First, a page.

This session explains how aerial mapping can help growers access reliable, constantly up-to-date information on the status of their fields to improve management of their farming operations. Using various high resolution map layers, growers can decide to add or hold back water, efficiently scout for nutrition or pest issues, locate irrigation problems, monitor pre-harvest dry down and order interventions from their offices or in the field. State of the art mapping services now allow a operational, top down, view of the world based on aerial data collected every 7-14 days and delivered overnight. The session will include case studies of potato growers and other growers of specialty and commodity crops such as corn, wheat, soy, grapes, strawberries, etc. that see productivity improvements on the order of ten percent with the highest being Francis Ford Coppola winery, who estimates their return on investment at 86x. Operational imagery for agriculture is only possible because of enabling technologies like Amazon Web Services (AWS) and 4G wireless.


Ag Technology: Cultivated Approach or Managing a Jungle?

Micah Eidem, Enterprise Account Manager, Trimble Inc.

Bret Nedrow, Senior Manager Raw Development & Sustainability, J.R. Simplot Company

Dan Sun, President, Harvestmark

Allison Thomson, Science & Research Director, Field to Market: The Alliance for Sustainable Agriculture

This panel will explore the emergence and evolution of technology across all aspects of agriculture and associated business management behaviors. They will discuss elements of a holistic technology strategy, evaluate and engage with vendors and maximize the value of a technology investment and the current and future issues driving utilization of technology. Panelists will include a technology advisor who will address how technology should be considered, procured and implemented; a potato processor manager who will provide his prospective on utilization of technology in their global operation; a food industry advisor who will blend perspective of what end-consumer customers expect, require and value from the supply chain; and, a segment leader (e.g., irrigation, traceability) to broaden perspective to illustrate how these elements stretch across all domains that influence production, operations control and information management.


Improvements in Potato Seed Certification: Identifying Necessary Changes to Meet the Emerging Challenges of the 21st century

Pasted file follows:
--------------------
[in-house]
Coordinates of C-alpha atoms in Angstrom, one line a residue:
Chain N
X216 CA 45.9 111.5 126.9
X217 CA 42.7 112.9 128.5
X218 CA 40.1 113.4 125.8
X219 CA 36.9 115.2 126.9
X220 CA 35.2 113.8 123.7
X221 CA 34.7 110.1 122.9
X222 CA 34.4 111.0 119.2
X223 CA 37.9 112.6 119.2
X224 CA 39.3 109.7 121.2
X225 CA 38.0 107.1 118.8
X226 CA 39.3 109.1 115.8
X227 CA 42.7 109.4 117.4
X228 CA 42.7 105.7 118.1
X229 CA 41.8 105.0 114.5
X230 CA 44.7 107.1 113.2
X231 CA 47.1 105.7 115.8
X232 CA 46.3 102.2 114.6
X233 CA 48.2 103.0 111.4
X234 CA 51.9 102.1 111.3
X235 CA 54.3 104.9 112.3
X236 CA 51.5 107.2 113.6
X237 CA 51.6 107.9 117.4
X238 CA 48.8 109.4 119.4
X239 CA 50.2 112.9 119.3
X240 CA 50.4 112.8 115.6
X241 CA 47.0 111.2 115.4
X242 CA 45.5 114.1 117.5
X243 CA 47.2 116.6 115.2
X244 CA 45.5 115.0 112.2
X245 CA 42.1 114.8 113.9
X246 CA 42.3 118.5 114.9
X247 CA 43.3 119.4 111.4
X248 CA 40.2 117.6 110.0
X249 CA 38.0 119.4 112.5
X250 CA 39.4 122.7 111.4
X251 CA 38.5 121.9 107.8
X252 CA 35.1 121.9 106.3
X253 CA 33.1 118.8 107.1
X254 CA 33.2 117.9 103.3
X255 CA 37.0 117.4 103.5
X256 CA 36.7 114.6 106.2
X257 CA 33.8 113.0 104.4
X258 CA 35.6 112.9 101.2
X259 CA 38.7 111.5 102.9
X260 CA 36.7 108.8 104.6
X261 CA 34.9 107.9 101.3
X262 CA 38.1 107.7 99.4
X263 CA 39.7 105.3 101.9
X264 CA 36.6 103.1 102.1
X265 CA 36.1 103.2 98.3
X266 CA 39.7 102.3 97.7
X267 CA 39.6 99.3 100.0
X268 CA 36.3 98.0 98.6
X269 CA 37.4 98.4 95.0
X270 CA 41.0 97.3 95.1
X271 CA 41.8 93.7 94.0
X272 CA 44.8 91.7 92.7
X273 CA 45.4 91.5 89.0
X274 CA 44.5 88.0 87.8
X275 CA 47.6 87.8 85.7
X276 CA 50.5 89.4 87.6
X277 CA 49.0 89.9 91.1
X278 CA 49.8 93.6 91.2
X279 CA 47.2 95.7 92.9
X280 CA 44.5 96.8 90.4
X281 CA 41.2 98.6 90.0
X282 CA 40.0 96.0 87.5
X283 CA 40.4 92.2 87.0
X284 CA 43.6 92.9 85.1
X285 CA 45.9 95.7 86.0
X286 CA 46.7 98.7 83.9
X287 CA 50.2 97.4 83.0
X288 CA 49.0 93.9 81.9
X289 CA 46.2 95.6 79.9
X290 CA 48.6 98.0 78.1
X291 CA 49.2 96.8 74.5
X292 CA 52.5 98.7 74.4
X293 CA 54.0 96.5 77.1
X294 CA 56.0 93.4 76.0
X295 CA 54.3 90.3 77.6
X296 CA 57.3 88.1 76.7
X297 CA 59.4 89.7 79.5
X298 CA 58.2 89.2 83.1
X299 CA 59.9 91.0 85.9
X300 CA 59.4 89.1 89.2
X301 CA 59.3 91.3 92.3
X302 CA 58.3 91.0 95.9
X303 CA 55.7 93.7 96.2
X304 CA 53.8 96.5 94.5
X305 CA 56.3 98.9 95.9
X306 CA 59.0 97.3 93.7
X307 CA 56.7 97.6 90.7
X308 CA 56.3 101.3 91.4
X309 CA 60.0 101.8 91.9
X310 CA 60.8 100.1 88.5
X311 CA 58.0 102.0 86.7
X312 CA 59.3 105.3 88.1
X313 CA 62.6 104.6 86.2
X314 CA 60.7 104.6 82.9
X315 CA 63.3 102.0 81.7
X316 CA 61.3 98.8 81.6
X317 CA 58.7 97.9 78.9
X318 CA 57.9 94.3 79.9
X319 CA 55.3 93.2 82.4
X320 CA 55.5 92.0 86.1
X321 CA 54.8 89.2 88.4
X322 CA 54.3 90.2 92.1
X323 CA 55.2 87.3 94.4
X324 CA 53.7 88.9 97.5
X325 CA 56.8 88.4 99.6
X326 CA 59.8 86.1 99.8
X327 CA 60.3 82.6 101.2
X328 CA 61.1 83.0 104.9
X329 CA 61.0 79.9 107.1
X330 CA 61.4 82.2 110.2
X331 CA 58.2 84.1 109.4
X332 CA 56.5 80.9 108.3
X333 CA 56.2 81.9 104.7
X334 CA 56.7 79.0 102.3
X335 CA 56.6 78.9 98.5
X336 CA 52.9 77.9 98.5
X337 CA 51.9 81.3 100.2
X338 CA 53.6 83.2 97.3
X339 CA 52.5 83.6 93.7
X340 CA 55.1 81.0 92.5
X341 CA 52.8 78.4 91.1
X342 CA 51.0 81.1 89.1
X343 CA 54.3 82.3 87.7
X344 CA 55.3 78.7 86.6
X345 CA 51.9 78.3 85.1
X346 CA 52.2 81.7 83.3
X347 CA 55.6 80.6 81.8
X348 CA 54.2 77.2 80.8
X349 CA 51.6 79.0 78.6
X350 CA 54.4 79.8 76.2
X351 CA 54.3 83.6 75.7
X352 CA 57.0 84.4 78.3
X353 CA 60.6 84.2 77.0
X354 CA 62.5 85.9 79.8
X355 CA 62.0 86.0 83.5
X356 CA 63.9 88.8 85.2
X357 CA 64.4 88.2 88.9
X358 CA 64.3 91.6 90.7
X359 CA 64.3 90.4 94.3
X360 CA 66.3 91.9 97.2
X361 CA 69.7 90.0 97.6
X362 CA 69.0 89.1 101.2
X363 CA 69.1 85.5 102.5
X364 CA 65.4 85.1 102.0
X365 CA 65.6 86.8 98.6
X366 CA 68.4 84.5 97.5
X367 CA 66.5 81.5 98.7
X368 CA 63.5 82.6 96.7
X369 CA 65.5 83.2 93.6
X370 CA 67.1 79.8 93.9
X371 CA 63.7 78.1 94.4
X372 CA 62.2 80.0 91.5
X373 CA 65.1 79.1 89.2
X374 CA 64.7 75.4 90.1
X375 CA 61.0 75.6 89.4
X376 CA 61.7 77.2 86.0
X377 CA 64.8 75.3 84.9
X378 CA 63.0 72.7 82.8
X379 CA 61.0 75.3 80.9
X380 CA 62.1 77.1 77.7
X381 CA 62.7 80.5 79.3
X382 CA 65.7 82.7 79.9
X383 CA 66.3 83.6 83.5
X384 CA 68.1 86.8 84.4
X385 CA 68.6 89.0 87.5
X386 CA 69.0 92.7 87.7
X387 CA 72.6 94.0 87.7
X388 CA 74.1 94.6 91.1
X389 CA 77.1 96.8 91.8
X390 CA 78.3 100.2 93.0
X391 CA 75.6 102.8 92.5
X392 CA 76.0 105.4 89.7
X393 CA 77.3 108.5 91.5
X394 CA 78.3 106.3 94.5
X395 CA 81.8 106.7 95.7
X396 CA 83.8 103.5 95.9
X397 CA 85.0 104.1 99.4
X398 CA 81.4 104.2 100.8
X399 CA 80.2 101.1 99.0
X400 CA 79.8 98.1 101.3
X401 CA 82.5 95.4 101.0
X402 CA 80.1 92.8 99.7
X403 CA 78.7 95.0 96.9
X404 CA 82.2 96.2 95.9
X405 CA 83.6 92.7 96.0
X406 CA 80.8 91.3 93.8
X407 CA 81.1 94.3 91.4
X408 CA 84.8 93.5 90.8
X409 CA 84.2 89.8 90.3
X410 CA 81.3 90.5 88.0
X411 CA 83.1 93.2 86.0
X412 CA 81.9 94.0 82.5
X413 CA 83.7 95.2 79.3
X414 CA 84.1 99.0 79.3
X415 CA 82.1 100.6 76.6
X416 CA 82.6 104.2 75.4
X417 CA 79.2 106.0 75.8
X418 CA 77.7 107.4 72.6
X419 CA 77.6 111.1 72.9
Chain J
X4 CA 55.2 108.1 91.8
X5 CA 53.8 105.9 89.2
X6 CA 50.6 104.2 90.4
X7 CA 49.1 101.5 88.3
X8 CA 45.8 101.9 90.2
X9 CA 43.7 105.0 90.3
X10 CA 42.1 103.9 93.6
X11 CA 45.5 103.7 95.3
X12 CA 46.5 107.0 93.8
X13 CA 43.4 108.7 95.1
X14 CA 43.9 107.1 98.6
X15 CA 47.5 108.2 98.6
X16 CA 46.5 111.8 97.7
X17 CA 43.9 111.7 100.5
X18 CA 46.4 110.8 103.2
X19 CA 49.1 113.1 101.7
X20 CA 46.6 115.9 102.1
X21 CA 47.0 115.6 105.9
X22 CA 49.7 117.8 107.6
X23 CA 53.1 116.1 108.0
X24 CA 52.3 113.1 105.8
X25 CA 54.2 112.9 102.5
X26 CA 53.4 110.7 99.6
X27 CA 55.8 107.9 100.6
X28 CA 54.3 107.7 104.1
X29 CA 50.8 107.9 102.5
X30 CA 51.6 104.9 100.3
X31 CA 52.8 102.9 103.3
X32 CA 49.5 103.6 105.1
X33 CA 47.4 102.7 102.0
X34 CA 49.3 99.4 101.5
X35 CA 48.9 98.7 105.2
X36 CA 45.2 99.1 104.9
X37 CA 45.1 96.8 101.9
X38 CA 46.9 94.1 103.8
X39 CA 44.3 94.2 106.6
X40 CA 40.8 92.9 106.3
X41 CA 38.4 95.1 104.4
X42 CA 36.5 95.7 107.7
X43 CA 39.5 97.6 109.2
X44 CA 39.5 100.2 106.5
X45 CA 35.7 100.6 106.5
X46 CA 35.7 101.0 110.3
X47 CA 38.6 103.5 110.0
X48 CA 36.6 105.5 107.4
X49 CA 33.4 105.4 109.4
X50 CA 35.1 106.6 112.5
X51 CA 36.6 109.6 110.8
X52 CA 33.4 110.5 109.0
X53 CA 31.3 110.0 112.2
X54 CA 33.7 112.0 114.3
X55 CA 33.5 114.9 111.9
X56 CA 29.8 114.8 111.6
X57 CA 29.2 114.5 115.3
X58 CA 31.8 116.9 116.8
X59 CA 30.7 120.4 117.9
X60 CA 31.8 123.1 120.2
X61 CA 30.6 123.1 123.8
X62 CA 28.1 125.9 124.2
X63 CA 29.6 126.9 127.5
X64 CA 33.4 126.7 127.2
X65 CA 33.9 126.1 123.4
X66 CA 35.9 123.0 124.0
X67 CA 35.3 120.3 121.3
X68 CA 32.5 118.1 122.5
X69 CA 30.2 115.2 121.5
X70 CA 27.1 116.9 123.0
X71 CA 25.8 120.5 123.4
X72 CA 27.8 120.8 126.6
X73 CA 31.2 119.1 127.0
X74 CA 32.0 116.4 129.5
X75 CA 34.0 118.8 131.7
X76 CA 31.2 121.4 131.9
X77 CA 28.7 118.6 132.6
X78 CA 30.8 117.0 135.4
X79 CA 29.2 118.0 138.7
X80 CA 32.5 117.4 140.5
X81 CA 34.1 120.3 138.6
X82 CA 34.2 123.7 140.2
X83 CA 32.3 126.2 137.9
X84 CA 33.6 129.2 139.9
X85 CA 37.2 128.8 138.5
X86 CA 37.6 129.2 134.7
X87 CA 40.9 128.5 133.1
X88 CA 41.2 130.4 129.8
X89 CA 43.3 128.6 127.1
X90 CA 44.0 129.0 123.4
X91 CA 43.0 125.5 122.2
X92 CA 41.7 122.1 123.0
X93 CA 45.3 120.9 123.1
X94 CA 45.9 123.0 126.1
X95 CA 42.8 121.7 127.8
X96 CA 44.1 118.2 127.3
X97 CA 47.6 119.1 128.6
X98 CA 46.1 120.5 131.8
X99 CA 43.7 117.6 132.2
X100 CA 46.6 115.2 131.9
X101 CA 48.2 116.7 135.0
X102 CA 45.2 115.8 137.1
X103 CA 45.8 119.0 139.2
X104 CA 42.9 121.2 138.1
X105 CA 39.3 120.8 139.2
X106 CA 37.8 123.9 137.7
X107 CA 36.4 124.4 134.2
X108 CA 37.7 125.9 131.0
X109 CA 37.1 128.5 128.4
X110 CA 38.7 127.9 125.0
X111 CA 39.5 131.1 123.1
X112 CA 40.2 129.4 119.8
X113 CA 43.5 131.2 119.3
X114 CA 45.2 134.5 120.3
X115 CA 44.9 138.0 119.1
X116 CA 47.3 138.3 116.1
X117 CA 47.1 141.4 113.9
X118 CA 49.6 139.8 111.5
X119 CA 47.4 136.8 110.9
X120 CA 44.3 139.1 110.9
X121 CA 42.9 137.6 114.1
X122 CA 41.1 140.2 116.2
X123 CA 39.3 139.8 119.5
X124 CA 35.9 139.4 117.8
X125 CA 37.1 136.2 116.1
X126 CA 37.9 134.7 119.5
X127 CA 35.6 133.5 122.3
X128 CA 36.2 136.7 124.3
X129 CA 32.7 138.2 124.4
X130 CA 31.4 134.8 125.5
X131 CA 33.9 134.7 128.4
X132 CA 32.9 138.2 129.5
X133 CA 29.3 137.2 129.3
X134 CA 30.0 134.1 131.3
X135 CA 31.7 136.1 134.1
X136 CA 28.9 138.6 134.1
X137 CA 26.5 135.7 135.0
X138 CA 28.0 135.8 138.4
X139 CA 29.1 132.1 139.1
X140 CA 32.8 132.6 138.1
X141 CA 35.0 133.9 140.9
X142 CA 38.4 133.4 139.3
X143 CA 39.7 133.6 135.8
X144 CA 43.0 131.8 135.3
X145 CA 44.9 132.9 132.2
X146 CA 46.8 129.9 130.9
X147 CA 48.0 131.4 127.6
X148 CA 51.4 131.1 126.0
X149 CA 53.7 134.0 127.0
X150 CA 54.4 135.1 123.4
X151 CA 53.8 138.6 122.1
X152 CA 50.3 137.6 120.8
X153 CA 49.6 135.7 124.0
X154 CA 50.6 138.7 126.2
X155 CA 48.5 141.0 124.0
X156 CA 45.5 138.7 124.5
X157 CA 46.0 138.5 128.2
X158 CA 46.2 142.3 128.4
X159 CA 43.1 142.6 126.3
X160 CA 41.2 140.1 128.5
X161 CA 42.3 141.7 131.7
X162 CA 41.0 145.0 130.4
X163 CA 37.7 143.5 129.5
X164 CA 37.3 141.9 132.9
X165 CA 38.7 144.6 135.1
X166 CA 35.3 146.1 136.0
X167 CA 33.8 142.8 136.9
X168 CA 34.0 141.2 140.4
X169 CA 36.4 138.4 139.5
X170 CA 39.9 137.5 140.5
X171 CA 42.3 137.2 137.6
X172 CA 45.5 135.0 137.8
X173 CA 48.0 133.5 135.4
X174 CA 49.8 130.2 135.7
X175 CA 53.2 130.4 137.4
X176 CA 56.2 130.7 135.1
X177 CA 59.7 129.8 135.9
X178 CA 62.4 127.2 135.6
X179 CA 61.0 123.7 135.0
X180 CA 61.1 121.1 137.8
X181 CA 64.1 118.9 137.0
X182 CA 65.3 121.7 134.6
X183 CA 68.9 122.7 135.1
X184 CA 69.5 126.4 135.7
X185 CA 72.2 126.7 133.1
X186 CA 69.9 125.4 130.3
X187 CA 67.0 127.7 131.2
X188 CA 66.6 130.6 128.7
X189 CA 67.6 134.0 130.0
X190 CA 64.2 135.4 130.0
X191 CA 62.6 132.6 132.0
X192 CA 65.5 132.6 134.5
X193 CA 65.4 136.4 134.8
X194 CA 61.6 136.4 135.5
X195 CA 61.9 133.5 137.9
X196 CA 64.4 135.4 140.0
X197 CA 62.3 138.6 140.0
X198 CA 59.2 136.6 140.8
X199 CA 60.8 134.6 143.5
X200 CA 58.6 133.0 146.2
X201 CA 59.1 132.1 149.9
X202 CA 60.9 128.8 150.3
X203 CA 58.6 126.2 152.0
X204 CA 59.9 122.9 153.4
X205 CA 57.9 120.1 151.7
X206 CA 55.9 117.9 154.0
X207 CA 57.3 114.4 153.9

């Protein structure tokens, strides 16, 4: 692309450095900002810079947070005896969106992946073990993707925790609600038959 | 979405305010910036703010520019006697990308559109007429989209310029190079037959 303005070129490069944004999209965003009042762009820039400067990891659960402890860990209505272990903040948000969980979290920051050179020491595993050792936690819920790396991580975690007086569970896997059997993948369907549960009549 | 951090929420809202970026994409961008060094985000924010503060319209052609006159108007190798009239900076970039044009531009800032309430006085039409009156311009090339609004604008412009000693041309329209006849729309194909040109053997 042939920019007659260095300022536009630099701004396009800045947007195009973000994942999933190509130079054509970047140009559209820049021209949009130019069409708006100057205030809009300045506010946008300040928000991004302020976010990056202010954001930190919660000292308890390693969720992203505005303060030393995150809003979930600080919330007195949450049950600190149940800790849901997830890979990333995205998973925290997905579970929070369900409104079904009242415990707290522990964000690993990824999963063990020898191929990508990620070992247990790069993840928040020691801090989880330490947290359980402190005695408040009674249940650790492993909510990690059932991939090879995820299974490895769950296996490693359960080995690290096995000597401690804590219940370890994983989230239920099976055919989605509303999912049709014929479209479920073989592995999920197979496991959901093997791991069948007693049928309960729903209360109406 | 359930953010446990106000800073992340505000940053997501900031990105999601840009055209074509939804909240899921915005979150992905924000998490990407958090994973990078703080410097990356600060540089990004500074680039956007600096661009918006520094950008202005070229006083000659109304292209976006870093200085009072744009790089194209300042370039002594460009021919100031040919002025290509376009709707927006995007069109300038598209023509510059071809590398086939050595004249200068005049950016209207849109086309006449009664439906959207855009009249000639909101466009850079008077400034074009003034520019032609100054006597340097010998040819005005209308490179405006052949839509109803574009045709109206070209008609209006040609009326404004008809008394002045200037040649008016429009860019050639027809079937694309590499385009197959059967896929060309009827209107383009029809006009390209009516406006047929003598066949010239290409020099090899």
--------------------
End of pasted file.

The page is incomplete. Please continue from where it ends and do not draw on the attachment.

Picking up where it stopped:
Amy Charkowski, Ph.D., Professor of Plant Pathology, Colorado State University

Stewart Gray, Ph.D., Research Plant Pathologist, USDA, Agricultural Research Service

Neil Gudmestad, Ph.D., Professor of Plant Pathology, North Dakota State University

Christopher McIntosh, Ph.D., Professor of Agricultural Economics, University of Idaho

Seed potato certification programs are the front line defense against the introduction and spread of seed-borne diseases, most notably viruses and bacteria. Seed certification is primarily dependent upon visual inspection of the crop during the growing season and post-harvest grow outs of a sample of harvested tubers. Diseases that induce limited, transient or no foliar symptoms pose a major challenge to current seed certification practices. If the pathogen is long-lived in the soil or irrigation water sources it can further exacerbate the challenges to seed certification by providing a inoculum reservoir in seed production areas. A modernization of seed certification procedures will require the development of reliable and economically viable diagnostics that can be applied not only to dormant tubers, but also to soil and water sources. These tools would allow an accurate assessment of seed lots prior to their dissemination to other growers and an assessment of risk of infection prior to planting. Detecting pathogens and associated vectors in soil and water prior to planting or irrigation can minimize the risk of harvesting an infected crop and perpetuating the disease in infested fields.

Learn what the Hub is all about in this video